Adolescent violence, including sexual violence, homophobic name-calling, and teen dating violence, are public health problems that cause harm to many adolescents in the United States. Although research on the perpetration of these forms of adolescent violence has increased in recent years, little is known about perpetration rates across gender, race/ethnicity, and sexual orientation. To address this gap, the current study descriptively examined perpetration rates between and across different identities, including self-identified race/ethnicity, sexual identity, and gender identity. In Fall 2017, 9th – 11th grade students (N = 4782) at 20 high schools in Colorado (United States) completed a survey that assessed demographics (e.g., race/ethnicity, sexual identity, and gender identity) and various forms of violence perpetration. Compared to female adolescents, male adolescents reported significantly higher perpetration rates for: any sexual violence (27% vs. 17%); sexual harassment (26% vs. 15%); unwanted sexual contact (8% vs. 4%); and homophobic name-calling (61% vs. 38%). Differences in perpetration rates were also observed among various racial/ethnic, sexual, and gender minority students compared to non-minority students. This emphasizes a need for more research on how minority stress that results from the dynamics of intersecting identities and societal systems of power–including racism, sexism, homophobia, and transphobia–contributes to violence perpetration. Evidence-based violence prevention approaches, particularly strategies targeted at changing social norms about violence, gender, and sexuality, need to be tailored and evaluated for students with diverse cultural and social identities to ensure safe school climates for all students.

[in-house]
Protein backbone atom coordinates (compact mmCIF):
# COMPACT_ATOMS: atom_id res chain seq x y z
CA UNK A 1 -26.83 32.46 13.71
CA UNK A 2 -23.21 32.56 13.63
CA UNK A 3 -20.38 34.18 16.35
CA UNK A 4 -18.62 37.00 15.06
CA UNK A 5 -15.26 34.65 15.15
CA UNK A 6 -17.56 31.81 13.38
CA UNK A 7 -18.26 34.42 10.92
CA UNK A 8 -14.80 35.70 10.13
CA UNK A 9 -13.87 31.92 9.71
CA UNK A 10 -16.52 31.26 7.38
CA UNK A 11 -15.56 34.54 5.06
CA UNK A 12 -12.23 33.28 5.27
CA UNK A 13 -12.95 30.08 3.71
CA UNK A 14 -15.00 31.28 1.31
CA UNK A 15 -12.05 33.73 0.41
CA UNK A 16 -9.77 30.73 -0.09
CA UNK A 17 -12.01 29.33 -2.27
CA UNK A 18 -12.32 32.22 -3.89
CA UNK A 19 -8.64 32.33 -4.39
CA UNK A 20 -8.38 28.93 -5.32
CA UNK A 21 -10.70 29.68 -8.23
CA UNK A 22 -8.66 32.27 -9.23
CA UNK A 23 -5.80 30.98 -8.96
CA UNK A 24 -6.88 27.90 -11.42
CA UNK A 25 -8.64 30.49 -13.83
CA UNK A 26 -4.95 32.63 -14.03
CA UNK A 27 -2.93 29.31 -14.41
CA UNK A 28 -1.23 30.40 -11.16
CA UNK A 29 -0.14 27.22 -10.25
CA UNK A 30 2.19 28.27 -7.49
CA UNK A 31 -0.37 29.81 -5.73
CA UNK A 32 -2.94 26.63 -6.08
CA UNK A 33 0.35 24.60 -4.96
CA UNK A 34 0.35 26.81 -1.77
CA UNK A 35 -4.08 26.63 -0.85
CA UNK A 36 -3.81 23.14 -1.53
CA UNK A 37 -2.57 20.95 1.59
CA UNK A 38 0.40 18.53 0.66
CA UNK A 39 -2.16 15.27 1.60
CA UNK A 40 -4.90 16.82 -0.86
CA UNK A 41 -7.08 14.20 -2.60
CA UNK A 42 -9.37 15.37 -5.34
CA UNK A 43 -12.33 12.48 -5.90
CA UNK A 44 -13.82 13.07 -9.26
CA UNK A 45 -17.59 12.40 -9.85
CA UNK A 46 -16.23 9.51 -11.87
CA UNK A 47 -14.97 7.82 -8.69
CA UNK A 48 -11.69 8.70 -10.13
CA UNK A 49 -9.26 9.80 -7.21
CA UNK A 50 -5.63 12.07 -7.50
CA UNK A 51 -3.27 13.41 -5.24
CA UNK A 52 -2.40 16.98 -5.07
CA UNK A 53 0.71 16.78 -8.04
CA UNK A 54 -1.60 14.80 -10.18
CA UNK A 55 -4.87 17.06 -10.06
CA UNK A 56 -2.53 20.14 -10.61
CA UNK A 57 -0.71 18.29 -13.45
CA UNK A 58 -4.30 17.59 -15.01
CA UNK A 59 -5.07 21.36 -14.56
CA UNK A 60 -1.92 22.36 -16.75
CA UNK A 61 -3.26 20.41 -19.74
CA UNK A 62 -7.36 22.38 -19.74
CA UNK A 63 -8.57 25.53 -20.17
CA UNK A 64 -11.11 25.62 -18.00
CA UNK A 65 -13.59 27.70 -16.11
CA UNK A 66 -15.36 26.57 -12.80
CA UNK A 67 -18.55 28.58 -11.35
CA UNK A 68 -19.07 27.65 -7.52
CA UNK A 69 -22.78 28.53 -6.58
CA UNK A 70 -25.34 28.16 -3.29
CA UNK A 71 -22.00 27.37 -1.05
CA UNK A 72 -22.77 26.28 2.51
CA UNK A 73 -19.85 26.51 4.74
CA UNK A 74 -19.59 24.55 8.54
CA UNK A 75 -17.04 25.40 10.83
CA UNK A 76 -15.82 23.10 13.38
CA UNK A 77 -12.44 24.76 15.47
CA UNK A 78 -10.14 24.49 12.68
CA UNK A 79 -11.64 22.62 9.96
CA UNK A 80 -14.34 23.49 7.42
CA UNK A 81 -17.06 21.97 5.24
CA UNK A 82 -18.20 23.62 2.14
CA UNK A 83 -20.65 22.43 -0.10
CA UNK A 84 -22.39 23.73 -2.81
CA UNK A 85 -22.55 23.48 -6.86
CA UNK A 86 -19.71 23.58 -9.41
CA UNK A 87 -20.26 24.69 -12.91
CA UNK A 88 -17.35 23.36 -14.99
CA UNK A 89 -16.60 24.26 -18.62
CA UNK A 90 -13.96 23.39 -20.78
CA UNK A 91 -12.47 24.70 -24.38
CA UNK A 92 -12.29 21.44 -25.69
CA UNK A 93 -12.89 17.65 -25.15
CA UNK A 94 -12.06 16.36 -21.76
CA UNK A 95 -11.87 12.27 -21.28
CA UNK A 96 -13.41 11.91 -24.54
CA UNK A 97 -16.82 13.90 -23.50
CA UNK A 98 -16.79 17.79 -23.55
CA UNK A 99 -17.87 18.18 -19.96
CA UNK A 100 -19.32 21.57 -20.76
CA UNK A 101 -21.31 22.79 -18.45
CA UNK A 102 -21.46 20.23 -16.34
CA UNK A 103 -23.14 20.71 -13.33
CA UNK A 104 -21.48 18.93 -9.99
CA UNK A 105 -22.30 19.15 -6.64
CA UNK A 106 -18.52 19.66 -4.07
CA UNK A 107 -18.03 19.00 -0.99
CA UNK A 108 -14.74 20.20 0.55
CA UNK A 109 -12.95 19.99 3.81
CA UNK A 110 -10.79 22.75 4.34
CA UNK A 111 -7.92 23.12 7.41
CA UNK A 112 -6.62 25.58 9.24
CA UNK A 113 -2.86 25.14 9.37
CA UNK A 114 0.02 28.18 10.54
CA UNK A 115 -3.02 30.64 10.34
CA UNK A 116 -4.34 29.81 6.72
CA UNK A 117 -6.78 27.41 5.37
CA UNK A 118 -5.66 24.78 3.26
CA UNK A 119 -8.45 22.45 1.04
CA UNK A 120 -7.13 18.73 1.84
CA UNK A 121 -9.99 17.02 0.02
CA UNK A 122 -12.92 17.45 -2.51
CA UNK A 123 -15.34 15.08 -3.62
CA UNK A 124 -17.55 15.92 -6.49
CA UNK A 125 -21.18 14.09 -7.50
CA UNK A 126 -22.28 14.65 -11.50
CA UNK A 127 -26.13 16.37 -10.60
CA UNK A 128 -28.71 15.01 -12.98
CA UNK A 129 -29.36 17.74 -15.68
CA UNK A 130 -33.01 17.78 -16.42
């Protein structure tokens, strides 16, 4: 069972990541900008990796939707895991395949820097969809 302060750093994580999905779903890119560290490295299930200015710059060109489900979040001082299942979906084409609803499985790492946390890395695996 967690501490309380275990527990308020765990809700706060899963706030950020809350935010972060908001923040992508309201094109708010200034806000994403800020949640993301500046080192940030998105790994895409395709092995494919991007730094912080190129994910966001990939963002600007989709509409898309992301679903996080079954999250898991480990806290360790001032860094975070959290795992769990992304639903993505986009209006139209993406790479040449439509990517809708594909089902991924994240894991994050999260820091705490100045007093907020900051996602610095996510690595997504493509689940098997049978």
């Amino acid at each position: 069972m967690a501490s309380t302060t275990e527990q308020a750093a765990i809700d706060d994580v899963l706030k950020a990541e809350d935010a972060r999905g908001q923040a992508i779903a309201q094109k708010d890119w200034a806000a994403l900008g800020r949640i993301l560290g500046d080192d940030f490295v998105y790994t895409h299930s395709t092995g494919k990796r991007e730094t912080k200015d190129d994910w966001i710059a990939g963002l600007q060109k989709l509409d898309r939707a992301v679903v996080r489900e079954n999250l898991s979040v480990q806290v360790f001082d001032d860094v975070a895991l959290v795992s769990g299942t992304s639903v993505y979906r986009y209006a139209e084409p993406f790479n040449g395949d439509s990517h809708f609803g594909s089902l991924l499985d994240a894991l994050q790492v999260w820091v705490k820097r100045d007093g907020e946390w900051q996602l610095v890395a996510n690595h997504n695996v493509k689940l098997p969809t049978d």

Preventive Medicine, Volume 161, August 2022,